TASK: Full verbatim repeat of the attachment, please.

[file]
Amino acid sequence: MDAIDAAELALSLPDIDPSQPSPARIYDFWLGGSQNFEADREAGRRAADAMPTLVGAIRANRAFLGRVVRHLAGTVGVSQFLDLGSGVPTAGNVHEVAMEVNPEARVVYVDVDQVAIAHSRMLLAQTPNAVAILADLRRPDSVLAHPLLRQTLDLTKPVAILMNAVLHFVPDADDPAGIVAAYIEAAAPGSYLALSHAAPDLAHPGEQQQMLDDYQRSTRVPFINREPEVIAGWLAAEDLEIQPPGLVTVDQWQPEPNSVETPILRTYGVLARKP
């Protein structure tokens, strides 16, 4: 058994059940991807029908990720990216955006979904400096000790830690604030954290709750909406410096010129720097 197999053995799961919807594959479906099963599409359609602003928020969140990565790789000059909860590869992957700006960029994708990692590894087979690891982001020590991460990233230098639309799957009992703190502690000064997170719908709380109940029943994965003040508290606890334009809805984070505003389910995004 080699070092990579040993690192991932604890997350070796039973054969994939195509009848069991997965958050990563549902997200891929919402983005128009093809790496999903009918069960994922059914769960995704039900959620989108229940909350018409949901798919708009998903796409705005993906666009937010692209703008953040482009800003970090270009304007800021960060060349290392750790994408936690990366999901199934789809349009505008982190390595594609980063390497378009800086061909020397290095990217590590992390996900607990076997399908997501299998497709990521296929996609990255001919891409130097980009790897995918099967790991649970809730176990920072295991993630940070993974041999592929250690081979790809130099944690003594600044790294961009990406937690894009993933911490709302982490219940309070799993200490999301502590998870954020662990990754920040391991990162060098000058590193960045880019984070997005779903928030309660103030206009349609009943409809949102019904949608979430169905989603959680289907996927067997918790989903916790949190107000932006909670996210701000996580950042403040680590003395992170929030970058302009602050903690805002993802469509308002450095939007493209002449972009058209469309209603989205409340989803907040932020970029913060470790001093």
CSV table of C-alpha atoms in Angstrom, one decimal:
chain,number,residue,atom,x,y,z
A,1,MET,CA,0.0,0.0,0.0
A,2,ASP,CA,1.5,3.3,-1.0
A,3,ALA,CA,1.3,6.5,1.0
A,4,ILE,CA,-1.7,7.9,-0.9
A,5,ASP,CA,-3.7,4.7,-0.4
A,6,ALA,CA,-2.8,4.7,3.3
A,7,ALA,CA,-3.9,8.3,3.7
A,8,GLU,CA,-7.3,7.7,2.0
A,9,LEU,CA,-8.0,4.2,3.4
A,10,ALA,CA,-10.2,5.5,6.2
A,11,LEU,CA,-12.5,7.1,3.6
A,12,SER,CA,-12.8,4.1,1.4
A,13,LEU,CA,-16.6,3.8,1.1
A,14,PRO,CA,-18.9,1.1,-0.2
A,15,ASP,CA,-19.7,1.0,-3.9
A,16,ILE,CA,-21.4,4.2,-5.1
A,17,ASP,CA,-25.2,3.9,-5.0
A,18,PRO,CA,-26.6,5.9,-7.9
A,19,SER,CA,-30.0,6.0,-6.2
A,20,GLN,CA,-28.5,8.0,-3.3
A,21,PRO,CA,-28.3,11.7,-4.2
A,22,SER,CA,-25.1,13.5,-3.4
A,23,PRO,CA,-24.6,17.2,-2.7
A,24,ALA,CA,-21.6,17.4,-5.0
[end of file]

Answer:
Amino acid sequence: MDAIDAAELALSLPDIDPSQPSPARIYDFWLGGSQNFEADREAGRRAADAMPTLVGAIRANRAFLGRVVRHLAGTVGVSQFLDLGSGVPTAGNVHEVAMEVNPEARVVYVDVDQVAIAHSRMLLAQTPNAVAILADLRRPDSVLAHPLLRQTLDLTKPVAILMNAVLHFVPDADDPAGIVAAYIEAAAPGSYLALSHAAPDLAHPGEQQQMLDDYQRSTRVPFINREPEVIAGWLAAEDLEIQPPGLVTVDQWQPEPNSVETPILRTYGVLARKP
């Protein structure tokens, strides 16, 4: 058994059940991807029908990720990216955006979904400096000790830690604030954290709750909406410096010129720097 197999053995799961919807594959479906099963599409359609602003928020969140990565790789000059909860590869992957700006960029994708990692590894087979690891982001020590991460990233230098639309799957009992703190502690000064997170719908709380109940029943994965003040508290606890334009809805984070505003389910995004 080699070092990579040993690192991932604890997350070796039973054969994939195509009848069991997965958050990563549902997200891929919402983005128009093809790496999903009918069960994922059914769960995704039900959620989108229940909350018409949901798919708009998903796409705005993906666009937010692209703008953040482009800003970090270009304007800021960060060349290392750790994408936690990366999901199934789809349009505008982190390595594609980063390497378009800086061909020397290095990217590590992390996900607990076997399908997501299998497709990521296929996609990255001919891409130097980009790897995918099967790991649970809730176990920072295991993630940070993974041999592929250690081979790809130099944690003594600044790294961009990406937690894009993933911490709302982490219940309070799993200490999301502590998870954020662990990754920040391991990162060098000058590193960045880019984070997005779903928030309660103030206009349609009943409809949102019904949608979430169905989603959680289907996927067997918790989903916790949190107000932006909670996210701000996580950042403040680590003395992170929030970058302009602050903690805002993802469509308002450095939007493209002449972009058209469309209603989205409340989803907040932020970029913060470790001093």
CSV table of C-alpha atoms in Angstrom, one decimal:
chain,number,residue,atom,x,y,z
A,1,MET,CA,0.0,0.0,0.0
A,2,ASP,CA,1.5,3.3,-1.0
A,3,ALA,CA,1.3,6.5,1.0
A,4,ILE,CA,-1.7,7.9,-0.9
A,5,ASP,CA,-3.7,4.7,-0.4
A,6,ALA,CA,-2.8,4.7,3.3
A,7,ALA,CA,-3.9,8.3,3.7
A,8,GLU,CA,-7.3,7.7,2.0
A,9,LEU,CA,-8.0,4.2,3.4
A,10,ALA,CA,-10.2,5.5,6.2
A,11,LEU,CA,-12.5,7.1,3.6
A,12,SER,CA,-12.8,4.1,1.4
A,13,LEU,CA,-16.6,3.8,1.1
A,14,PRO,CA,-18.9,1.1,-0.2
A,15,ASP,CA,-19.7,1.0,-3.9
A,16,ILE,CA,-21.4,4.2,-5.1
A,17,ASP,CA,-25.2,3.9,-5.0
A,18,PRO,CA,-26.6,5.9,-7.9
A,19,SER,CA,-30.0,6.0,-6.2
A,20,GLN,CA,-28.5,8.0,-3.3
A,21,PRO,CA,-28.3,11.7,-4.2
A,22,SER,CA,-25.1,13.5,-3.4
A,23,PRO,CA,-24.6,17.2,-2.7
A,24,ALA,CA,-21.6,17.4,-5.0